New Study Improves Understanding of Natural Gas Vehicle Methane Emissions, But Supply Chain Emissions Loom Large

natural-gas-truckBy Joe Rudek and Jason Mathers

Many commercial fleet operators have considered switching their fleet vehicles from diesel to natural gas to take advantage of the growing abundance of natural gas and reduced emissions. Natural gas trucks have the potential to reduce nitrogen oxides emissions (NOx) from freight trucks and buses.

Yet, adopting the emission reduction technologies and practices needed to curb the methane escaping during the production, transport and delivery of natural gas is critical to unlock the full environmental potential of these vehicles. Methane, the main component of natural gas, is a potent greenhouse gas released to the atmosphere at every step from production wells to the vehicle fuel tanks. Even small amounts of methane emitted across the natural gas supply chain can undermine the climate benefit of fuel-switching vehicles to natural gas for some period of time, as EDF research has shown.

A newly published scientific study, led by researchers with West Virginia University at the Center for Alternative Fuels, Engines and Emissions, measured methane emissions from heavy-duty natural gas-powered vehicles and refueling stations, and is greatly expanding what we know about emissions from natural gas-fueled vehicles. The study is the first project in EDF’s coordinated methane research series to analyze where and by how much methane emissions occur during natural gas end uses.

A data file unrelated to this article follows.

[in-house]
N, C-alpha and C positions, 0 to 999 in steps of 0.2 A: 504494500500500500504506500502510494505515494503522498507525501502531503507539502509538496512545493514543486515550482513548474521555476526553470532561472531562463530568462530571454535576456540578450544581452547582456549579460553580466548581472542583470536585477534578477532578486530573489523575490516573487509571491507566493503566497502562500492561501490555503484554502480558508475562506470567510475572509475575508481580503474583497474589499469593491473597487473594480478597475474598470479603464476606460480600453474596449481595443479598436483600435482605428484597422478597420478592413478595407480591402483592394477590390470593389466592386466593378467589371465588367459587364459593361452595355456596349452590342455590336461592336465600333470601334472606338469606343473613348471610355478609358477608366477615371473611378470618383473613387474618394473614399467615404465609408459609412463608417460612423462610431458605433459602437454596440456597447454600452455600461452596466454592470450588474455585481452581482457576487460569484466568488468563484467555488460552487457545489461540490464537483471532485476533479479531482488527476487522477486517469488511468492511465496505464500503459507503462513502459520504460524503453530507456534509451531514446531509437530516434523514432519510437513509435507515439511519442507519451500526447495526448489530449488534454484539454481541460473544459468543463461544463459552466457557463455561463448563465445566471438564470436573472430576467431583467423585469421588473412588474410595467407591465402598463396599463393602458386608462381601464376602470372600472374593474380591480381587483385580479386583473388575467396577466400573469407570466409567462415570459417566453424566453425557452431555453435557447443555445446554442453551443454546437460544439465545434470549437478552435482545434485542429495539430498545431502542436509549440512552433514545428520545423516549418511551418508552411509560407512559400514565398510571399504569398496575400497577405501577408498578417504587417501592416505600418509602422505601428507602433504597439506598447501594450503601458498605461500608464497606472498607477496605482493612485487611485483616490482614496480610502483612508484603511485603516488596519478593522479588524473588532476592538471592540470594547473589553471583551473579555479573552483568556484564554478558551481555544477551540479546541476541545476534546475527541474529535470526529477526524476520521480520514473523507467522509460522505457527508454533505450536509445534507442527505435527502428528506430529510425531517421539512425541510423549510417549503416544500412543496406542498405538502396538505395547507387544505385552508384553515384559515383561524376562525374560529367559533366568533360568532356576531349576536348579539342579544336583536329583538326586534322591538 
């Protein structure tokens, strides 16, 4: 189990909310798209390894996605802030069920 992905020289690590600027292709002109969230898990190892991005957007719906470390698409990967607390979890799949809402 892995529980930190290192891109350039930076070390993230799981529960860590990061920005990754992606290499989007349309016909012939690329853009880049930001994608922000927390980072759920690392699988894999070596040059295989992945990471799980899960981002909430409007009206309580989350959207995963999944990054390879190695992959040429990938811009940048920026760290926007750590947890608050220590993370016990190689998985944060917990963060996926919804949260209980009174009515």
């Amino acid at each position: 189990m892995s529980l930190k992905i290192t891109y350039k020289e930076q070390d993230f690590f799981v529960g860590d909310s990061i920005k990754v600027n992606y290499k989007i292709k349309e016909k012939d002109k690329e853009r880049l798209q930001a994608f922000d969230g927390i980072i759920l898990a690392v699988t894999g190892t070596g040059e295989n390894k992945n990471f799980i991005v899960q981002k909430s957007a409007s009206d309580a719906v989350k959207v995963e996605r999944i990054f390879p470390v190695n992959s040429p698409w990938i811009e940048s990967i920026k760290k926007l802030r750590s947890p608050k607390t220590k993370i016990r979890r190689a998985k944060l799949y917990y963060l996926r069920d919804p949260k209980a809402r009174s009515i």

The WVU study found that emissions from the vehicle tailpipe and engine crankcase were the highest methane sources, representing roughly 30 and 39% (respectively) of total pump to wheels (PTW) emissions. Fortunately, engines with closed crankcases have recently been certified by EPA, avoiding the single largest source of methane emissions from these vehicles.

Fueling station methane emissions were reported to be relatively low, representing about 12% of total PTW emissions. WVU researchers based the fueling station emission estimates on the assumption that liquefied natural gas (LNG) stations have sufficient sales volume to effectively manage boil off gases, or the fuel lost as vapors when the LNG heats above its boiling point. Without alternative methods to manage boil off gas, low sales volume risks large methane releases.

Eleven industry groups participated in the WVU study – The American Gas Association, Chart, Clean Energy, Cummins, Cummins Westport, International Council on Clean Transportation, PepsiCo, Shell, Volvo Group, Waste Management, and Westport Innovations – and provided researchers with important insights. Their active involvement and determination to go where the science led them in reducing truck methane emissions greatly strengthened the study.

Measurements from the WVU study are helping to further our understanding of the climate impact of natural gas vehicles. This paper, along with other analyses, provides both industry and policymakers new insights to target technology improvements, and identify best practices for minimizing emissions. But pairing vehicle data with lifecycle emissions of methane across the entire supply chain remains essential to fully assess how natural gas trucks perform, from a climate perspective, relative to diesel trucks.

While only about 3 percent of heavy duty trucks run on natural gas today, some analysts suggest their market share could reach as high as 50 percent over the next two decades if high oil and diesel prices return. Meanwhile, investments in natural gas-powered utility vehicles and transit buses are growing, with 11 percent of such vehicles already running on natural gas.

As interest in natural gas vehicles grows, the time to get ahead of this methane supply chain leakage problem is now, before the industry hits a major growth spurt. Reducing methane leaks upstream of the vehicles themselves will be a key determinate in whether a shift in fuels will result in a positive or negative benefit for the climate.

Image source: Flickr/TruckPR

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